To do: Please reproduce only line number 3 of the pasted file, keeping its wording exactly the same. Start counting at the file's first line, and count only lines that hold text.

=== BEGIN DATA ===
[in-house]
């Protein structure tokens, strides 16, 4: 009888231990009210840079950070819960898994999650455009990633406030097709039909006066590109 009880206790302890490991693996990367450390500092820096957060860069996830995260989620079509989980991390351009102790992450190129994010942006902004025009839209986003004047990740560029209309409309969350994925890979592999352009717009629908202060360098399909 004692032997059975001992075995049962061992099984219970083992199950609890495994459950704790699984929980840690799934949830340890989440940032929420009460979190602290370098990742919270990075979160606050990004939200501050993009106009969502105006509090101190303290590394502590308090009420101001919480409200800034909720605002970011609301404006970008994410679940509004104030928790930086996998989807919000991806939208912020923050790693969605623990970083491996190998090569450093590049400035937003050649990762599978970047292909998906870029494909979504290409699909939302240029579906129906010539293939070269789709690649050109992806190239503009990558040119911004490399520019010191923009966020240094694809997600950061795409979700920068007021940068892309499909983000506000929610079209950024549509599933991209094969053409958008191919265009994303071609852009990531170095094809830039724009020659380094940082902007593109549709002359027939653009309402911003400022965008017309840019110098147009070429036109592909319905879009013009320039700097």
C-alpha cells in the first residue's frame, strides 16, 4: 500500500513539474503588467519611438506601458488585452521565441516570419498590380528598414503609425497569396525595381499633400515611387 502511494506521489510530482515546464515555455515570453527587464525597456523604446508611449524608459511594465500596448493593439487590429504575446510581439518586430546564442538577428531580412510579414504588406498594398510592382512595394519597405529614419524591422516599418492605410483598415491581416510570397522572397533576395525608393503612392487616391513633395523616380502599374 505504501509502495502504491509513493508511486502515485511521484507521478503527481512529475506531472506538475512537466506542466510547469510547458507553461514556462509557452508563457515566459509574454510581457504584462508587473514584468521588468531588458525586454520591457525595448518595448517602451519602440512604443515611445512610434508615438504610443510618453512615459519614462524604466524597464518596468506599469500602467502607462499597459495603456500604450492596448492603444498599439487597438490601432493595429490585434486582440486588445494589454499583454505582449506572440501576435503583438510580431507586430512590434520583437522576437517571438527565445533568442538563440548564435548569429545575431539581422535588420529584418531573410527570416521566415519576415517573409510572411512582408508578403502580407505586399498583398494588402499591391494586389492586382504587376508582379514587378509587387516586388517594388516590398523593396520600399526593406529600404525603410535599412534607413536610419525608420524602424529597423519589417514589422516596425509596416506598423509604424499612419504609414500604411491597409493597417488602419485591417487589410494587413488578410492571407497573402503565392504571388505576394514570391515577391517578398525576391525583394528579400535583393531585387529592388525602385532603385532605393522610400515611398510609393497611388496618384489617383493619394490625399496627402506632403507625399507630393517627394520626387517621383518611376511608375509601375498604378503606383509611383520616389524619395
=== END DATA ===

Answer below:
C-alpha cells in the first residue's frame, strides 16, 4: 500500500513539474503588467519611438506601458488585452521565441516570419498590380528598414503609425497569396525595381499633400515611387 502511494506521489510530482515546464515555455515570453527587464525597456523604446508611449524608459511594465500596448493593439487590429504575446510581439518586430546564442538577428531580412510579414504588406498594398510592382512595394519597405529614419524591422516599418492605410483598415491581416510570397522572397533576395525608393503612392487616391513633395523616380502599374 505504501509502495502504491509513493508511486502515485511521484507521478503527481512529475506531472506538475512537466506542466510547469510547458507553461514556462509557452508563457515566459509574454510581457504584462508587473514584468521588468531588458525586454520591457525595448518595448517602451519602440512604443515611445512610434508615438504610443510618453512615459519614462524604466524597464518596468506599469500602467502607462499597459495603456500604450492596448492603444498599439487597438490601432493595429490585434486582440486588445494589454499583454505582449506572440501576435503583438510580431507586430512590434520583437522576437517571438527565445533568442538563440548564435548569429545575431539581422535588420529584418531573410527570416521566415519576415517573409510572411512582408508578403502580407505586399498583398494588402499591391494586389492586382504587376508582379514587378509587387516586388517594388516590398523593396520600399526593406529600404525603410535599412534607413536610419525608420524602424529597423519589417514589422516596425509596416506598423509604424499612419504609414500604411491597409493597417488602419485591417487589410494587413488578410492571407497573402503565392504571388505576394514570391515577391517578398525576391525583394528579400535583393531585387529592388525602385532603385532605393522610400515611398510609393497611388496618384489617383493619394490625399496627402506632403507625399507630393517627394520626387517621383518611376511608375509601375498604378503606383509611383520616389524619395